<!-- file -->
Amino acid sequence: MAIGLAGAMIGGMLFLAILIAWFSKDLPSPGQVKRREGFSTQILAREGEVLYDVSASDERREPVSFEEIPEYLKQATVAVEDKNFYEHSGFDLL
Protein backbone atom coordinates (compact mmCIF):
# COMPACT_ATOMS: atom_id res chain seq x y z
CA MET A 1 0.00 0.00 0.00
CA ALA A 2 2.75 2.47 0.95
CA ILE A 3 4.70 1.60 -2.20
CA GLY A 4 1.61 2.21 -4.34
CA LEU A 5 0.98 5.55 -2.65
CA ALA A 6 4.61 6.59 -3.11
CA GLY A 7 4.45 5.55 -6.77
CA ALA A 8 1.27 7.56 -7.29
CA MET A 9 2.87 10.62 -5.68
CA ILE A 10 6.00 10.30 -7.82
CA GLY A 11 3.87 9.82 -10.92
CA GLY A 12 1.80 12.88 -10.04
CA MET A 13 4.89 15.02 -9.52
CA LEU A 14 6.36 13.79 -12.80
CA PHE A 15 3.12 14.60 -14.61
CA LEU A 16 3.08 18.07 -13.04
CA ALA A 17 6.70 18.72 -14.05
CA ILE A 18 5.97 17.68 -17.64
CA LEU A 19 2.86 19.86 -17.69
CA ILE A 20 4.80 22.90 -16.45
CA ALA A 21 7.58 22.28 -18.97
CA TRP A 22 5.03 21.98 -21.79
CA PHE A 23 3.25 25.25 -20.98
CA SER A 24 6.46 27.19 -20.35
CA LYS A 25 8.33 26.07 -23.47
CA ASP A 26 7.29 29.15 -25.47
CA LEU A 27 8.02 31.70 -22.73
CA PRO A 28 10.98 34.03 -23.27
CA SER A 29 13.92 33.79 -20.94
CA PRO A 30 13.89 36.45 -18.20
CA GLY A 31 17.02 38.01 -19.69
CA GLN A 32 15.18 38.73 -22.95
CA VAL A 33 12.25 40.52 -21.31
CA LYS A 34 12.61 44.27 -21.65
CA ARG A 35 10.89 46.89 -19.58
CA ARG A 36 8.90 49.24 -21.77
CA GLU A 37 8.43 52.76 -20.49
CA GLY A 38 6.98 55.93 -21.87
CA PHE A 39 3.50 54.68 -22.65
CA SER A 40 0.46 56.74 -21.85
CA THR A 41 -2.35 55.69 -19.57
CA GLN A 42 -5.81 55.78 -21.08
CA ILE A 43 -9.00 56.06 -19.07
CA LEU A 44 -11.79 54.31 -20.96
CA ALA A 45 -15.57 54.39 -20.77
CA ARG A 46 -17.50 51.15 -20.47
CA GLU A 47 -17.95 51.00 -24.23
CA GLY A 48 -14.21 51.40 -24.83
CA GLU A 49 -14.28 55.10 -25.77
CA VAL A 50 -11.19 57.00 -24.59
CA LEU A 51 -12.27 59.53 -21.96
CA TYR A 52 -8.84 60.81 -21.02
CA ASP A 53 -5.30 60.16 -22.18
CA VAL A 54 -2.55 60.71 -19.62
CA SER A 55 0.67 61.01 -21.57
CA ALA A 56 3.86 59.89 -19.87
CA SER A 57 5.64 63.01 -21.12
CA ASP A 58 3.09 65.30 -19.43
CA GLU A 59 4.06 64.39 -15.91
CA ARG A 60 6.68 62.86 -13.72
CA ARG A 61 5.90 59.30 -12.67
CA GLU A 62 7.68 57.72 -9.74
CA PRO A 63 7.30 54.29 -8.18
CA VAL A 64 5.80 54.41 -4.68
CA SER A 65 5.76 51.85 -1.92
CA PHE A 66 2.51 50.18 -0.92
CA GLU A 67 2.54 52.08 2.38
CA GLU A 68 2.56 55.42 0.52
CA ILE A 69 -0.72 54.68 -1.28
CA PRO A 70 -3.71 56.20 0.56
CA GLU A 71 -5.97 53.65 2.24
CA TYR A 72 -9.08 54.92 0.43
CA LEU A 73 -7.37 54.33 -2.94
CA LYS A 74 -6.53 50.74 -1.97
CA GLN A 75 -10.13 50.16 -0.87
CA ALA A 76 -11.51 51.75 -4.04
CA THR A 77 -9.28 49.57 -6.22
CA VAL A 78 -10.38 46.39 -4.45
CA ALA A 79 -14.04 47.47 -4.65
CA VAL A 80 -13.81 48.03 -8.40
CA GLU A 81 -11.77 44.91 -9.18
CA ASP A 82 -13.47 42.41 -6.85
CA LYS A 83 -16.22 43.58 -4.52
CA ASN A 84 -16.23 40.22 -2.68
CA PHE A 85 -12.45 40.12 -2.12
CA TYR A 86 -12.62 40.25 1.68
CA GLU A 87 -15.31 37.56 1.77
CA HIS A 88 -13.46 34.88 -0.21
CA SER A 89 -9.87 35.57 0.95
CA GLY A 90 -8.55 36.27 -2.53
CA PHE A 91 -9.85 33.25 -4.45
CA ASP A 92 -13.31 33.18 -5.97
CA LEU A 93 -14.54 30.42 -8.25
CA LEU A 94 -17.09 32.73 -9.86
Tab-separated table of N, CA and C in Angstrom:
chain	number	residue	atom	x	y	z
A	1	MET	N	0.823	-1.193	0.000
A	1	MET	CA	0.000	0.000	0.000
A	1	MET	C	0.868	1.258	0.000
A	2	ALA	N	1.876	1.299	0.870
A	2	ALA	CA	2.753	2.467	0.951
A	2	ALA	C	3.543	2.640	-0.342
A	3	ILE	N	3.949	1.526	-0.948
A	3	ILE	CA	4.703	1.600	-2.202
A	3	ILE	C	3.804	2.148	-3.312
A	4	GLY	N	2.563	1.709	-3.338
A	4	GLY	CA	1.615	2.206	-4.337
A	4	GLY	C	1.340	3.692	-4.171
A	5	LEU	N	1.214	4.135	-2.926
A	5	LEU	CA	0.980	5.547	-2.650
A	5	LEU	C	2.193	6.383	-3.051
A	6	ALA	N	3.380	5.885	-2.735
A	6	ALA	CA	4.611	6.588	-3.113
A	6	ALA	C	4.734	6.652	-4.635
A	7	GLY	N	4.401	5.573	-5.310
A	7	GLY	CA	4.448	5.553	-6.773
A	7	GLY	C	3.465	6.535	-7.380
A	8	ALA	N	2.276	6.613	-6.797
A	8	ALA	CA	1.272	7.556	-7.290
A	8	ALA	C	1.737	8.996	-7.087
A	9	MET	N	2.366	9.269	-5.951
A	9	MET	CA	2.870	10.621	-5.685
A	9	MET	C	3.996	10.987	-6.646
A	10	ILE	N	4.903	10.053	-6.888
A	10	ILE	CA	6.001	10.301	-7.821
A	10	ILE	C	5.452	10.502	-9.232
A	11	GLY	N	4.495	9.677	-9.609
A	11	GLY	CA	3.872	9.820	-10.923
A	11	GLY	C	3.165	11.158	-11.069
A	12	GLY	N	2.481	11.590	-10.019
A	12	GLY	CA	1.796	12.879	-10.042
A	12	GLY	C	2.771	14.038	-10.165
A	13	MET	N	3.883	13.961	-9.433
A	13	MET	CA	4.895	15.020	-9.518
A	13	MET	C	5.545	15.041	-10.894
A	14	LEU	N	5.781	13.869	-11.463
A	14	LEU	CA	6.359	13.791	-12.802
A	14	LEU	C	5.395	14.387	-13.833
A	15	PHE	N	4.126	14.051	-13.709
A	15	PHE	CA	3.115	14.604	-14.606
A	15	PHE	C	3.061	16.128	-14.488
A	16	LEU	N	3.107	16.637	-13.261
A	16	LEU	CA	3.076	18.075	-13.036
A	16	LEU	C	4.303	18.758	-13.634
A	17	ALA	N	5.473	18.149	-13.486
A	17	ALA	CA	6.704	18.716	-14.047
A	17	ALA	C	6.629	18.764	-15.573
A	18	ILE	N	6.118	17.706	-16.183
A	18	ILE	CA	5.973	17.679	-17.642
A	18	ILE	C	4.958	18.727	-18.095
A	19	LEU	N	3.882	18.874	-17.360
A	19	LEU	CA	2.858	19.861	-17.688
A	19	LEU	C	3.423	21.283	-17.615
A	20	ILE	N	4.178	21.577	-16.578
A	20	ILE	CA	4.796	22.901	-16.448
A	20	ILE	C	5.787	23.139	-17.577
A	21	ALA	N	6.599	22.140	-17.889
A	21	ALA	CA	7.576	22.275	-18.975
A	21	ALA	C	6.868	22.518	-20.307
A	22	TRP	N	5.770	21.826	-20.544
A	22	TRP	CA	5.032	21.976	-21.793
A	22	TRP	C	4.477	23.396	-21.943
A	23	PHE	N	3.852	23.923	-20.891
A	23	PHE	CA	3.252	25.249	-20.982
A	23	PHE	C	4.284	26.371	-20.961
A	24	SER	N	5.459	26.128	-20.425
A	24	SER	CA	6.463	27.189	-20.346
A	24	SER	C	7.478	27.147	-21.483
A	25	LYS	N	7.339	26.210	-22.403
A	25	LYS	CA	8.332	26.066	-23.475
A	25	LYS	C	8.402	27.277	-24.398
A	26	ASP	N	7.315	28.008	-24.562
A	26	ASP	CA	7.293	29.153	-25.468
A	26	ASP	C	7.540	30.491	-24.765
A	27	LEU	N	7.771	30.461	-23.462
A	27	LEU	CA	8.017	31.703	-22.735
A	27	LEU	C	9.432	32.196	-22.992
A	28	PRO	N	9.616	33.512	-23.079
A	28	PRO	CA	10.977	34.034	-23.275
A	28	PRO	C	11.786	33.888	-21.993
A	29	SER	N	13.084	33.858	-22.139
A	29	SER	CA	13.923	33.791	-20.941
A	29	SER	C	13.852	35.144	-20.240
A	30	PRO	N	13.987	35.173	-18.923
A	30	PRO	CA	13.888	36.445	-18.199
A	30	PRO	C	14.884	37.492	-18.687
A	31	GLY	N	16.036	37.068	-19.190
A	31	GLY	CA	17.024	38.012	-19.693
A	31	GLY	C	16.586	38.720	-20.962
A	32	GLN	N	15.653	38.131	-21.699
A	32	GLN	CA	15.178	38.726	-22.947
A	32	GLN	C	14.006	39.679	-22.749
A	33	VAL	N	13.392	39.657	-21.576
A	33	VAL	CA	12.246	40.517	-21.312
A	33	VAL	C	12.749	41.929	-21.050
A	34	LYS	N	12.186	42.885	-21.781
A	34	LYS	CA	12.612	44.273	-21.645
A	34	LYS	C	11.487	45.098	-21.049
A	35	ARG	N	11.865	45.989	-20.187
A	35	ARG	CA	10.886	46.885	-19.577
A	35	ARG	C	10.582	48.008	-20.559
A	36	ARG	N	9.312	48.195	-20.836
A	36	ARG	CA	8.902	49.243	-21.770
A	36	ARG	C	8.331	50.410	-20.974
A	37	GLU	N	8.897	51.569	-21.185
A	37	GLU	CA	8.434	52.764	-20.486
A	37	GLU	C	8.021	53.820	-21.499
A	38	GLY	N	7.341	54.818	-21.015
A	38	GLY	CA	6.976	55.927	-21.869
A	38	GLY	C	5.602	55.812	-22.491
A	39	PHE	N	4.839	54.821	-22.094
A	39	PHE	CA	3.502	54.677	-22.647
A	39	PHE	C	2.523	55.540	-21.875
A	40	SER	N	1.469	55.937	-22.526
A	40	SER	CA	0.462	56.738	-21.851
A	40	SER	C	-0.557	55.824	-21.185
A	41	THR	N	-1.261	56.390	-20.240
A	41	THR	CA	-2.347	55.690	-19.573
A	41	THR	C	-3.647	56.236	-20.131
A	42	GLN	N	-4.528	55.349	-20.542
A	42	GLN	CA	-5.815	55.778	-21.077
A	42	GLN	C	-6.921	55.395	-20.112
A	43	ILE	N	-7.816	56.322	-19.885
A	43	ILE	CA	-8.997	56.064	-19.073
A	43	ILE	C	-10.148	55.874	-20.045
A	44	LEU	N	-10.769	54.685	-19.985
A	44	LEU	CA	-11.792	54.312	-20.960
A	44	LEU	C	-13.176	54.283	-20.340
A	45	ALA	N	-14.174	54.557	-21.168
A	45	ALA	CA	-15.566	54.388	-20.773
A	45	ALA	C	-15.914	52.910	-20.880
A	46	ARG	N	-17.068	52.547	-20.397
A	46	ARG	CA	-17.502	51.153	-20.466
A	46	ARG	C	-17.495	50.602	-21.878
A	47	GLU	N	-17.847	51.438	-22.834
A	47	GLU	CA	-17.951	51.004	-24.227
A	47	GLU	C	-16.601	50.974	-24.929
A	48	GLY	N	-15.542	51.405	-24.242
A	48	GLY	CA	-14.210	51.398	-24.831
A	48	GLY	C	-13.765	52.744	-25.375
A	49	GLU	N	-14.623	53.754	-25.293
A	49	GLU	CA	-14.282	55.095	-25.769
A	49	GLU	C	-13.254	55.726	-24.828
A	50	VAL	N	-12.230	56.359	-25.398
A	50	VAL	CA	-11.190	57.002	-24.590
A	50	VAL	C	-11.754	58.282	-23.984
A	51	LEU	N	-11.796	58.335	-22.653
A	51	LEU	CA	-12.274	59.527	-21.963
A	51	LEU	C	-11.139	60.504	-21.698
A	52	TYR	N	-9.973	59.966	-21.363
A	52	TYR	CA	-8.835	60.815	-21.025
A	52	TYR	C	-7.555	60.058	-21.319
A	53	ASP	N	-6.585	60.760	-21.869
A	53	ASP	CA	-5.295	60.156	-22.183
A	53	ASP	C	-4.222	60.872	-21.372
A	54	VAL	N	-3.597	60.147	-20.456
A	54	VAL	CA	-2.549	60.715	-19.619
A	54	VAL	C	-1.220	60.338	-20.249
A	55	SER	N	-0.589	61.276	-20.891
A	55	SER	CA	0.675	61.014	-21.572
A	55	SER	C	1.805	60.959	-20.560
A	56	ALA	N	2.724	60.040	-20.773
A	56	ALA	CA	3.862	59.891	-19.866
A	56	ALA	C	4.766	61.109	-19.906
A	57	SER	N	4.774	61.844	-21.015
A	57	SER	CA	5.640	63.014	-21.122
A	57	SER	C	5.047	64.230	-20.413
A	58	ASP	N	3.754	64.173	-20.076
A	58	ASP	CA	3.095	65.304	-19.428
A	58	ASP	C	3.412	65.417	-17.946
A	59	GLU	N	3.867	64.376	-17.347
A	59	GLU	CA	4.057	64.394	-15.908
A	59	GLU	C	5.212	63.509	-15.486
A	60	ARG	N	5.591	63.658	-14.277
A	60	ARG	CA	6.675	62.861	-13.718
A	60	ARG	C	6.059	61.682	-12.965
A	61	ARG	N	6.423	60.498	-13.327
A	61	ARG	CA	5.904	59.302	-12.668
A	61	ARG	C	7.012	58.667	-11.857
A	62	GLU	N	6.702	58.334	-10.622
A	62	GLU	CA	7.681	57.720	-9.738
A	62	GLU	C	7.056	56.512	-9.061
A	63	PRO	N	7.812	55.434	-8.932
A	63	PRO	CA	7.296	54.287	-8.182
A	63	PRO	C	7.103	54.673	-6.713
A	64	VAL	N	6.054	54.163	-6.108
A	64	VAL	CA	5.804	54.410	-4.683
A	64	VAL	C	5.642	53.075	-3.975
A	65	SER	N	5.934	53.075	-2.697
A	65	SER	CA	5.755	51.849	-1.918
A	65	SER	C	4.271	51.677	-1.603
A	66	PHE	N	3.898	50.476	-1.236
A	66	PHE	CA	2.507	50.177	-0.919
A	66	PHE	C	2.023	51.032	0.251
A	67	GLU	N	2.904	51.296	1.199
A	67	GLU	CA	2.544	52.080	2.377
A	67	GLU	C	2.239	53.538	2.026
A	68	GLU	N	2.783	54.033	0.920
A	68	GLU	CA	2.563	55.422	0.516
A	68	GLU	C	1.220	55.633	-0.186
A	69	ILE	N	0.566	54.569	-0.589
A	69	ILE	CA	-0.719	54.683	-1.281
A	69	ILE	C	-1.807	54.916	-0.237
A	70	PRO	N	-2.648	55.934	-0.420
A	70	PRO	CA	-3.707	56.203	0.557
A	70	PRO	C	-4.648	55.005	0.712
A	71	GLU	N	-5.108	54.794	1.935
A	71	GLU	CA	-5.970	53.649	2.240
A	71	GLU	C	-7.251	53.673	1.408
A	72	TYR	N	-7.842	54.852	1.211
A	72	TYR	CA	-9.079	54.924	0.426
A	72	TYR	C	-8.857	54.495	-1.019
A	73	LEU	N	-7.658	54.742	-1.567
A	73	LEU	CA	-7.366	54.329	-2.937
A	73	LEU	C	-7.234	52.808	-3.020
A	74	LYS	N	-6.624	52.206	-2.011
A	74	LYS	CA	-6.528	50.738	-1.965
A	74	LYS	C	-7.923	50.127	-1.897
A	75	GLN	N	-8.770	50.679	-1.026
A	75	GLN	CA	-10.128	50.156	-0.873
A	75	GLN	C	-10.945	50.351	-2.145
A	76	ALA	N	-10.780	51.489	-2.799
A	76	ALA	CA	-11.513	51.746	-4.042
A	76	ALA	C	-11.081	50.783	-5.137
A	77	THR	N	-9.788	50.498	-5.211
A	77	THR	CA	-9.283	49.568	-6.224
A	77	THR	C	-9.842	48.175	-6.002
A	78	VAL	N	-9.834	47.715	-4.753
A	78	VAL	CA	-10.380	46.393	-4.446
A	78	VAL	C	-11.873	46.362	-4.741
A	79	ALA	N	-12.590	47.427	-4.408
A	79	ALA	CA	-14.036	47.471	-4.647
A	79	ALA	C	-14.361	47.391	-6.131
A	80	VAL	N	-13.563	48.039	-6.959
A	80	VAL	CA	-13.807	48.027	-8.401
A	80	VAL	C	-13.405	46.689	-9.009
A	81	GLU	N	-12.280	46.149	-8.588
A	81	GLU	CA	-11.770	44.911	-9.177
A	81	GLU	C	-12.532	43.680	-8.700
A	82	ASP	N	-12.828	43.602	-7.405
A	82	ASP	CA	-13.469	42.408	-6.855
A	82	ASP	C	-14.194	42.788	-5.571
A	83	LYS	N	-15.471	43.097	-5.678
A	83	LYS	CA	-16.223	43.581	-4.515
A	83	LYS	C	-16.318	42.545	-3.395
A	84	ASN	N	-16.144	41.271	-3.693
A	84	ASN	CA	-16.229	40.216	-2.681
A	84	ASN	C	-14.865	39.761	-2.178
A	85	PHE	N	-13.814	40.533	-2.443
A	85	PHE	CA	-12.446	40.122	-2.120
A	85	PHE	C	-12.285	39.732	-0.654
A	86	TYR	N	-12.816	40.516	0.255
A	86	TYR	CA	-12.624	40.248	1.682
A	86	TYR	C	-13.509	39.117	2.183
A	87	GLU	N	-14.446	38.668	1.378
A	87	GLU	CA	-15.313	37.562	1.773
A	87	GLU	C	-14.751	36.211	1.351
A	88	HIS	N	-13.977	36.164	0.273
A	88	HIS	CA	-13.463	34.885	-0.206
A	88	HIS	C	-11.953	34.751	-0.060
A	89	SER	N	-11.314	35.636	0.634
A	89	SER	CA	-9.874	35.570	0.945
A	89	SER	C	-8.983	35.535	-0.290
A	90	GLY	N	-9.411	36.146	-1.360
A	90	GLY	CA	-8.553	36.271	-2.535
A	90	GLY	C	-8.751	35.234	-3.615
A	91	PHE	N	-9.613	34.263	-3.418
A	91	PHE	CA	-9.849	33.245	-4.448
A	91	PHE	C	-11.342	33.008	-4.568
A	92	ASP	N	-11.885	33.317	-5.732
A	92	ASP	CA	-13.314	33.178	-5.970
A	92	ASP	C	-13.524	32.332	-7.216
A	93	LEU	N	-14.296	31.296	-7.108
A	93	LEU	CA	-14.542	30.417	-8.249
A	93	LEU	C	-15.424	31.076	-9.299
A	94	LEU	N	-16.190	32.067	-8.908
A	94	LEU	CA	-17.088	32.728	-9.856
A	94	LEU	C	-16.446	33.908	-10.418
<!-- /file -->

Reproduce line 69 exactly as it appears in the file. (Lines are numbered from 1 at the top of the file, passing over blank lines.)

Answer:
CA PHE A 66 2.51 50.18 -0.92